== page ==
So, how do Schirmer and Schønwandt compare? The latter throws down the gauntlet with a very brisk, brightly lit account of the overture. There’s an urgency—a thrum of anticipation—to this performance that, to some extent at least, helps to minimise the opera’s structural/dramatic weaknesses. Most welcome, though, is the singers’ refined delivery, where vocal nuance and characterisation seem to matter more than they do under Schirmer. Also, Schønwandt shades and shapes the music with greater care and affection. As for the DNSO they play with a sophistication and subtlety that they didn’t manage the first time round.

The singing on this Dacapo set is just fabulous; it’s consistently accurate and imaginative and diction is far clearer than it is on the Decca discs. Ensemble pieces are much tidier too, with competing singers precisely located in the soundstage. Indeed, this recording—dynamic, transparent and utterly natural in every respect—is the very antithesis of that provided for Gilbert’s Nielsen symphony cycle; I found the latter dry and somewhat close, although one does have to allow for the exigencies of live events. Then again these engineers are probably more comfortable on home turf—Danish Radio’s Koncerthuset—than they are in New York’s Avery Fisher Hall.

There are some instances where Schirmer is more striking; for instance he has a tougher, slightly abrasive way with the score that emphasises the impulsive and original aspects of Nielsen’s developing talent. By contrast, blessed with a terrific team of singers and an orchestra in peak form, gives the dances a lovely Viennese lilt that’s most attractive. The very occasional bass-drum thwacks aren’t as visceral here as they are under Schirmer, but then Schønwandt’s is more about taste than tingle.

Neither conductor is a miracle worker, so there’s no avoiding the faint stolidity of the piece. However, there is some substance here, and the meticulous, ever-sifting Schønwandt brings that out more effectively—and more lovingly—than his rival does. There’s also an underlying discipline to the performance; the perfectly blended ensemble pieces and that radiant orchestral introduction to Act 2 spring to mind here. It’s a measure of Schønwandt’s attention to detail that even the smallest parts are well taken. Christian Damsgaard is particularly engaging as the servant Arv.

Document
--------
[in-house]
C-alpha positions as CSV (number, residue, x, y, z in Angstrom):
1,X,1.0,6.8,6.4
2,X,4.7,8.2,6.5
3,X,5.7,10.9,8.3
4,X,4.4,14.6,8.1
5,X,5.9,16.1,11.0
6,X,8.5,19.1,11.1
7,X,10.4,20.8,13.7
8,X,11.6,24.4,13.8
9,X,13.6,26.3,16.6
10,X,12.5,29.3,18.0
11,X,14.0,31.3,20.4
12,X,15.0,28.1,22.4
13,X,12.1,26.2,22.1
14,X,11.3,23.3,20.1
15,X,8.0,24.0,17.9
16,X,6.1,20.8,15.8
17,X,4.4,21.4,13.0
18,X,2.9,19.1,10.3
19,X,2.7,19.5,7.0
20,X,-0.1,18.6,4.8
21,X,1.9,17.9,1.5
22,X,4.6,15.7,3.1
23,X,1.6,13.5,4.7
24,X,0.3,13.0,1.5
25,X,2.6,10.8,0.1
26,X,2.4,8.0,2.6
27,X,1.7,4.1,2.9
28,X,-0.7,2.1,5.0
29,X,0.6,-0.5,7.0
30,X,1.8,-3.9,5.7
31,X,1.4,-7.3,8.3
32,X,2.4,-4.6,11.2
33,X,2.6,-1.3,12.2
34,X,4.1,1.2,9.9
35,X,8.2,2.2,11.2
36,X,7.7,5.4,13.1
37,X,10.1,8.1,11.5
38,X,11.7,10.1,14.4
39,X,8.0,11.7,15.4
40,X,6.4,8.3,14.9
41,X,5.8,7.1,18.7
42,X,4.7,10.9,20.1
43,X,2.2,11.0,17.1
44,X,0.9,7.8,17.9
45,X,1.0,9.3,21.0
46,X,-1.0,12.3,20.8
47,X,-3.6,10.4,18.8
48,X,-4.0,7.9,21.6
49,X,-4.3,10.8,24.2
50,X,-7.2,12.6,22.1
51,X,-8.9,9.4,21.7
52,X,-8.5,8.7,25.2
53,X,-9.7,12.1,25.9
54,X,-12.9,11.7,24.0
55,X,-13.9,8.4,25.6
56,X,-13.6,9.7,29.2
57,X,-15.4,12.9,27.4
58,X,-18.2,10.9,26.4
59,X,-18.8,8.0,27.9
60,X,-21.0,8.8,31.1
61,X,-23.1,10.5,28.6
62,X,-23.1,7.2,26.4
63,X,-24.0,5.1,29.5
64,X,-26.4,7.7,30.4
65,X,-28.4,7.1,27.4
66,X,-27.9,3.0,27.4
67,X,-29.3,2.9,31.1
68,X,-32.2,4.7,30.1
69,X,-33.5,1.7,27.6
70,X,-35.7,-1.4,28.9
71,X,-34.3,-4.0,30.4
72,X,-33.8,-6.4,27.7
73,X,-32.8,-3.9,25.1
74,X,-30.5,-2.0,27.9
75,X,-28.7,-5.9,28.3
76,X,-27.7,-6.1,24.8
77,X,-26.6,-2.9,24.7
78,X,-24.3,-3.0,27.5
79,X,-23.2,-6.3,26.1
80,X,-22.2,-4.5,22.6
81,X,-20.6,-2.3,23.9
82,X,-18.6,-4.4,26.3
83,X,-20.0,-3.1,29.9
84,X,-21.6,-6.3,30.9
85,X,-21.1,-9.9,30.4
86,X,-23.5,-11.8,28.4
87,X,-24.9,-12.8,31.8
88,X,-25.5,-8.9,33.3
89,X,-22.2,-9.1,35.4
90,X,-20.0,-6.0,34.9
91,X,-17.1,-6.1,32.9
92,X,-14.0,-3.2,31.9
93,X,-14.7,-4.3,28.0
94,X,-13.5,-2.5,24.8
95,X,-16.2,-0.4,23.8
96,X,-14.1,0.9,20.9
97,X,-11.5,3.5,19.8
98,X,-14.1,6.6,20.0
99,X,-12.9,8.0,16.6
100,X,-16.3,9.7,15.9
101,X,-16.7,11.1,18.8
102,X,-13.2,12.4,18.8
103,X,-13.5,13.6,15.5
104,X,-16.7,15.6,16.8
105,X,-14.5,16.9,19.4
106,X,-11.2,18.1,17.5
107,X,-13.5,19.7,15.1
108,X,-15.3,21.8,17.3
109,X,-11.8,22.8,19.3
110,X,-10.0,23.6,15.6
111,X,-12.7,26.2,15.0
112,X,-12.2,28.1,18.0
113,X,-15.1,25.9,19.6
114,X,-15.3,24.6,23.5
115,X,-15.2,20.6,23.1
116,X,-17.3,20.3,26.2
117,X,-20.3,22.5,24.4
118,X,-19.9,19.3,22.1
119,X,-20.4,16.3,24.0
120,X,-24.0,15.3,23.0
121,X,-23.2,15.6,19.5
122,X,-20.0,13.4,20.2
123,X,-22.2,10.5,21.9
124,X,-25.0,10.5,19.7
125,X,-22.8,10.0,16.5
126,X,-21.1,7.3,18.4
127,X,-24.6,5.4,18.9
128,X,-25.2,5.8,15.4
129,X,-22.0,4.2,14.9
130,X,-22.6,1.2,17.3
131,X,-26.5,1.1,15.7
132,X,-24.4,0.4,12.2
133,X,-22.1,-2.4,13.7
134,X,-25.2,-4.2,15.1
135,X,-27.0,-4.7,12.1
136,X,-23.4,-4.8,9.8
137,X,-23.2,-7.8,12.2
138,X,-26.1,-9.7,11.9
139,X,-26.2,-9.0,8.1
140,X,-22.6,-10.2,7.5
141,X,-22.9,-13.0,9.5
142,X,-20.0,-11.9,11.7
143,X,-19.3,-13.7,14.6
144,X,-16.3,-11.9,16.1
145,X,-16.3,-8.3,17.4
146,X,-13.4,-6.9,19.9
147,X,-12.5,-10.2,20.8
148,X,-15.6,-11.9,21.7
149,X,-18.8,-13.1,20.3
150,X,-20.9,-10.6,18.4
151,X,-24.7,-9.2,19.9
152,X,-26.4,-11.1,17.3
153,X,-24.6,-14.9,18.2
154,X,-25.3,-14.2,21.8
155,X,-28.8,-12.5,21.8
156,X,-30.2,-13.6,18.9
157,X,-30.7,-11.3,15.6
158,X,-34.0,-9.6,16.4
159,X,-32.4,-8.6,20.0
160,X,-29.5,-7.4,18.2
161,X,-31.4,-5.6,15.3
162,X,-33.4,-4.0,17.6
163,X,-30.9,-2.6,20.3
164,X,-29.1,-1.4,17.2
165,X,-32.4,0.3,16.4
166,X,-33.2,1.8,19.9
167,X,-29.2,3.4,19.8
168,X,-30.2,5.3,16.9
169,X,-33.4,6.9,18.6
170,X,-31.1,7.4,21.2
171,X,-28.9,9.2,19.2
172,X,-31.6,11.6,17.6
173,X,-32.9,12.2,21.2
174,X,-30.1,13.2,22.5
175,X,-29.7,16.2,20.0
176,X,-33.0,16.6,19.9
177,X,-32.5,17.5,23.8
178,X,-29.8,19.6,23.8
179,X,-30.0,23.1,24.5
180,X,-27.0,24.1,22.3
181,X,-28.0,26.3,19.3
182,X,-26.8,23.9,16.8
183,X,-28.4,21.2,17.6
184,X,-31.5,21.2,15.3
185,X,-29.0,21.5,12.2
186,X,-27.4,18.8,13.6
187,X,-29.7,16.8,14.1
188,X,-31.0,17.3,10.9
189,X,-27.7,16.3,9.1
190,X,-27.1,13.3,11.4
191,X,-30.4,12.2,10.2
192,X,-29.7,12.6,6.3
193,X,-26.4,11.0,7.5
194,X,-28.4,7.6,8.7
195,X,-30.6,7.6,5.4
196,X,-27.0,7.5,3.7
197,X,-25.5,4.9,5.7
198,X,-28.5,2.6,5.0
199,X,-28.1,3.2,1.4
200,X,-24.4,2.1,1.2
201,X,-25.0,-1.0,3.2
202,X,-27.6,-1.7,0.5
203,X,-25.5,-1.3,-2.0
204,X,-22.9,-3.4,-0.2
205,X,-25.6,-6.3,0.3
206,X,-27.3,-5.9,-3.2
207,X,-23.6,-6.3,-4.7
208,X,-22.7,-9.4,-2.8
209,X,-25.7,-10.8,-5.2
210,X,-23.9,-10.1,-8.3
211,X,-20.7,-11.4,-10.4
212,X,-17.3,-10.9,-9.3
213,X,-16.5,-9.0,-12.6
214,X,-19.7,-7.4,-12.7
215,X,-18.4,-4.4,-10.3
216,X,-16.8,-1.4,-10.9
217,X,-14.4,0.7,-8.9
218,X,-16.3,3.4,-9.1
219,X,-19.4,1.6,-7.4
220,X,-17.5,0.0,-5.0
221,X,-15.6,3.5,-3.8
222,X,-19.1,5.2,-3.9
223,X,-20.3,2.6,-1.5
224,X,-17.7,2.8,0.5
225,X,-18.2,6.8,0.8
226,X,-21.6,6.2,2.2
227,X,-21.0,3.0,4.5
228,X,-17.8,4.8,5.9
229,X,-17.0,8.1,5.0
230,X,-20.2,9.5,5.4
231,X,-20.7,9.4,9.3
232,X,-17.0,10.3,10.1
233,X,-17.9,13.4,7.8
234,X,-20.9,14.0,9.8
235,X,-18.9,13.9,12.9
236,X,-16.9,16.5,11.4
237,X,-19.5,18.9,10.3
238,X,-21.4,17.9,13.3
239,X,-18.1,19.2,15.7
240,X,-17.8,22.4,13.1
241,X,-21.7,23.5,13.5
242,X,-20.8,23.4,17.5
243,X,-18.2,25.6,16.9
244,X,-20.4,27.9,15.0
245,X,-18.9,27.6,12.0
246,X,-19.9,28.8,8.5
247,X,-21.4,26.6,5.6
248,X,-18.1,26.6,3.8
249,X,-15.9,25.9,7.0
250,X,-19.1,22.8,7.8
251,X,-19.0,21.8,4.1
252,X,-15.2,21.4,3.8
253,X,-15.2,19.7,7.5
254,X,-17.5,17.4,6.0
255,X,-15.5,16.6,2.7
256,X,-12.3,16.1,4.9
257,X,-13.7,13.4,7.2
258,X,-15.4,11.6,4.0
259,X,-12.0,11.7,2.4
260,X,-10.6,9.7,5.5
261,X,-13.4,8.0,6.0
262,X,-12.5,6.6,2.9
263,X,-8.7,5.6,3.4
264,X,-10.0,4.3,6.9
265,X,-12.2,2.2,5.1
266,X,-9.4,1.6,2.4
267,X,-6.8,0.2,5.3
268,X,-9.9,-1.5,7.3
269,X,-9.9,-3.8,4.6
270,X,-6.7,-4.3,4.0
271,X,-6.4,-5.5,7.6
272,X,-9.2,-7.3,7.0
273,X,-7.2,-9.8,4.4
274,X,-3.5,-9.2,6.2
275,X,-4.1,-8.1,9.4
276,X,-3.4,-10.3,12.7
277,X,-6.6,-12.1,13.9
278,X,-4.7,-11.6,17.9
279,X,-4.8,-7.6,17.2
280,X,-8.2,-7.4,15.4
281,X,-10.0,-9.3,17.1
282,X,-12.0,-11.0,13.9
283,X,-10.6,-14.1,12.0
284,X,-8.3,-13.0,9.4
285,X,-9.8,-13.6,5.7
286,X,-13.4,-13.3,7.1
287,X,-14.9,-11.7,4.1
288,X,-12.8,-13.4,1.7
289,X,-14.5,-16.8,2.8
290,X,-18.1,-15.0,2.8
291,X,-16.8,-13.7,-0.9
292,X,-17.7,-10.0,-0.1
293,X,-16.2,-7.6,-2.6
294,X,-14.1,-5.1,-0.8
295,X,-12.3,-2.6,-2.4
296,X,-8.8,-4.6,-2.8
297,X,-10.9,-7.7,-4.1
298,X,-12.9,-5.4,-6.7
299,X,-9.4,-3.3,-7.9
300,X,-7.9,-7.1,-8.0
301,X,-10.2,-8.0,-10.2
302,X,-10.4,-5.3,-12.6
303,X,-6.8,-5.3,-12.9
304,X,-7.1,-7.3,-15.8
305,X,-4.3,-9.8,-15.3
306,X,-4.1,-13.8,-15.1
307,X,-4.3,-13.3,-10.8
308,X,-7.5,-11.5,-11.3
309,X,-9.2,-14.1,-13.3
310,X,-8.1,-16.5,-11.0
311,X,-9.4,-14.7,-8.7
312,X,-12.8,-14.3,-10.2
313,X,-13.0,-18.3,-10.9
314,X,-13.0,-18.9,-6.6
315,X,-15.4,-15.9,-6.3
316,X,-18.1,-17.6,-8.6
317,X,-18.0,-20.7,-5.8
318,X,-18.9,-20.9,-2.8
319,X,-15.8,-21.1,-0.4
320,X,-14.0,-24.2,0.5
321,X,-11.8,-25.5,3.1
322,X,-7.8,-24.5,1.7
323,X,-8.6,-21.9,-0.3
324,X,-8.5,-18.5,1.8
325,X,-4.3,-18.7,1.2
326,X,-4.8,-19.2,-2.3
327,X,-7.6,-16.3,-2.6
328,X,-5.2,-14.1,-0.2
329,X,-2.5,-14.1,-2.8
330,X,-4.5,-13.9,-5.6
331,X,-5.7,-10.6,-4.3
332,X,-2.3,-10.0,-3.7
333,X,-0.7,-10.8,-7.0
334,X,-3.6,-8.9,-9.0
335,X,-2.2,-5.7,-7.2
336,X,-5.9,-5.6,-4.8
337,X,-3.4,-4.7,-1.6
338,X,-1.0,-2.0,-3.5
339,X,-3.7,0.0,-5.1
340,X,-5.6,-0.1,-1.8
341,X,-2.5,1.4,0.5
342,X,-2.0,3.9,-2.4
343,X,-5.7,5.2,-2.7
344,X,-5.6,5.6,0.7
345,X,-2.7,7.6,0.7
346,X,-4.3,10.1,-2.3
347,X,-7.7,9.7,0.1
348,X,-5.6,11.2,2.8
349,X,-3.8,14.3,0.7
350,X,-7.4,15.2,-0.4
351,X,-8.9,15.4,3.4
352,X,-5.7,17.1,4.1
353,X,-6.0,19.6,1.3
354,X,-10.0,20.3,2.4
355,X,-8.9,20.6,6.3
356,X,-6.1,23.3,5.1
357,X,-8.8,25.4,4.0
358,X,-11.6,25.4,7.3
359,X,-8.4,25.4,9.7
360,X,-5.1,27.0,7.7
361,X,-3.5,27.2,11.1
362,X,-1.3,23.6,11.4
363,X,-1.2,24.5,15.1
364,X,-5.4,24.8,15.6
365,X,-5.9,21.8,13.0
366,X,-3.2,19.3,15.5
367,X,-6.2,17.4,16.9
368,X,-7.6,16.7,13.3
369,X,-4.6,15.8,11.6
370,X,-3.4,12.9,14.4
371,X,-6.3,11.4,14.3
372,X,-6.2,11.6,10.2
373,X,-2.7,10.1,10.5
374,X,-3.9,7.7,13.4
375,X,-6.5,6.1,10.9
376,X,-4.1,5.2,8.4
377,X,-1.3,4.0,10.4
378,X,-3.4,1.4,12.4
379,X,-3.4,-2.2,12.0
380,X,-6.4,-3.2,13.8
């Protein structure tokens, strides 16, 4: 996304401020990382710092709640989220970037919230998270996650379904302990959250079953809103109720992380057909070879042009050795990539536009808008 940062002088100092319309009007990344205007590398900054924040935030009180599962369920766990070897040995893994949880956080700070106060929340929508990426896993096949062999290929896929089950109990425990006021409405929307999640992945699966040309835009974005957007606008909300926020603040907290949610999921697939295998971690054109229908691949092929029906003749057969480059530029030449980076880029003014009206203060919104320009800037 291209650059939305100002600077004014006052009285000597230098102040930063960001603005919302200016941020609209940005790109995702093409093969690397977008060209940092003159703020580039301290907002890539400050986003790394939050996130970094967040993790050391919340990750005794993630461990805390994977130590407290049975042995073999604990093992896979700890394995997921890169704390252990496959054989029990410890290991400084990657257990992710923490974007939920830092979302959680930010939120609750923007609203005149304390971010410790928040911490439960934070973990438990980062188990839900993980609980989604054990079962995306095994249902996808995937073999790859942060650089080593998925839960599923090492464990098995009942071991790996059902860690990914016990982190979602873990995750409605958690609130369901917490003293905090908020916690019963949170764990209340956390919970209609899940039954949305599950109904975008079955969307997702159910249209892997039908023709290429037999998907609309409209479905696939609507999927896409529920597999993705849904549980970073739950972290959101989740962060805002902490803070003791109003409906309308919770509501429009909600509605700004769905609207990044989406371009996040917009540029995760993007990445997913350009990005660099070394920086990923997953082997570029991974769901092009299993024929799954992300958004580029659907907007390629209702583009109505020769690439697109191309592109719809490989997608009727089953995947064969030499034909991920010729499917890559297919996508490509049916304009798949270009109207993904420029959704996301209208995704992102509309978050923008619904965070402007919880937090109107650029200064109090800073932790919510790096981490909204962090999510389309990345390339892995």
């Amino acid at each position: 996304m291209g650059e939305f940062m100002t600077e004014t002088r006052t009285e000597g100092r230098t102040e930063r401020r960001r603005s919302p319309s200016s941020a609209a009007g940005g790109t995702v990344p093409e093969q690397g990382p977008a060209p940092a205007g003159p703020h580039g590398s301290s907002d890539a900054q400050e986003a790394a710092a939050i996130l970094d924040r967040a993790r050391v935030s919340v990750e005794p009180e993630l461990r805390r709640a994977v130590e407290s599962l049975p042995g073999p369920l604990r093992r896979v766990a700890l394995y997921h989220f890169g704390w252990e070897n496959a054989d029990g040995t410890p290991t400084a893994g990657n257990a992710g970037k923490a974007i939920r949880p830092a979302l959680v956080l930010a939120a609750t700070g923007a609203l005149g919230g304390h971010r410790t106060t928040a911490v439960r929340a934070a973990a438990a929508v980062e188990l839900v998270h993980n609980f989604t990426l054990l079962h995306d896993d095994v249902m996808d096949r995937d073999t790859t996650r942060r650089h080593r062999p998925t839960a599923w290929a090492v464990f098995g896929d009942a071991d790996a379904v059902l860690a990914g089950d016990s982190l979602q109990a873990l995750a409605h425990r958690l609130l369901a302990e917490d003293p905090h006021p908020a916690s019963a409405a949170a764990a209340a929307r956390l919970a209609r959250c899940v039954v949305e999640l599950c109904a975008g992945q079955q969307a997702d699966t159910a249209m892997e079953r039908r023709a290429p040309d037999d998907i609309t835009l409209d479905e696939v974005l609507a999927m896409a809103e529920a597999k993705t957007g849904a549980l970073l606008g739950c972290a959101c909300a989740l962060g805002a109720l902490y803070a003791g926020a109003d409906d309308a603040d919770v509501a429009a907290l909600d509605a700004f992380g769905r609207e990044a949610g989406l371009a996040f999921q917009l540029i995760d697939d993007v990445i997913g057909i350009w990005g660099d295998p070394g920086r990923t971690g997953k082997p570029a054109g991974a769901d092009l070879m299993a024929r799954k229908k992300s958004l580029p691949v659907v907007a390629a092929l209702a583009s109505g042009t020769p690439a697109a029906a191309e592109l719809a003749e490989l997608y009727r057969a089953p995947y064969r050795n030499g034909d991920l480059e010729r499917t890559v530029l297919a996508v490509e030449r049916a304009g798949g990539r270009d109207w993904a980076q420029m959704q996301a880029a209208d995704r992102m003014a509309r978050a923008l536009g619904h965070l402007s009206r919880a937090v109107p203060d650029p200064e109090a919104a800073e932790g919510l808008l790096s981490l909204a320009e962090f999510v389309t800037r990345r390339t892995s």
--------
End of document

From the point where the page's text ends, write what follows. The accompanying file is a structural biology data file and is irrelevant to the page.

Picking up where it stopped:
Remarkably, the second Act seems far more colourful and interesting under Schønwandt, thanks to great teamwork and his ability to vary and animate the music in ways that Schirmer can’t quite manage. Time and again I was struck by what a fine pair Dénise Beck and Niels Jørgen Riis make as Leonora and Leander respectively, their secure and attractive voices the crowning glory of this fine set. By contrast Schirmer’s pair are rather unsubtle and ill-matched.

The ball in Act 3, where the masks are removed and the truth is revealed, is a rather unbuttoned affair under Schirmer. As always he and his cast opt for broad comedy, but in almost every sphere—dynamics, rhythms, colours—Schønwandt is the surer guide. Indeed, there’s an intensity and inwardness to some of the singing that one rarely hears outside the opera house. The dance music is gossamer light and the chorus, so sparingly used, is crisp and clear. The choral invocation ‘Kehraus! Kehraus! Dans ud! Dans ud!’ brings the ball—and the opera—to a measured but joyful close.

Paradoxical as it may sound Schønwandt‘s is the most operatic performance here; there’s no harm in slumming it, if you like that sort of thing, but if you’re looking for a truly complete and compelling account of Maskarade this newcomer is the one to have. Throw in Hennk Engelbrecht’s nicely written notes and synopsis, not to mention a downloadable libretto that can be viewed on a PC or tablet, and you have a very desirable issue indeed.

This gorgeous set confirms Michael Schønwandt as a Nielsen conductor of rare distinction; a Maskarade for the ages.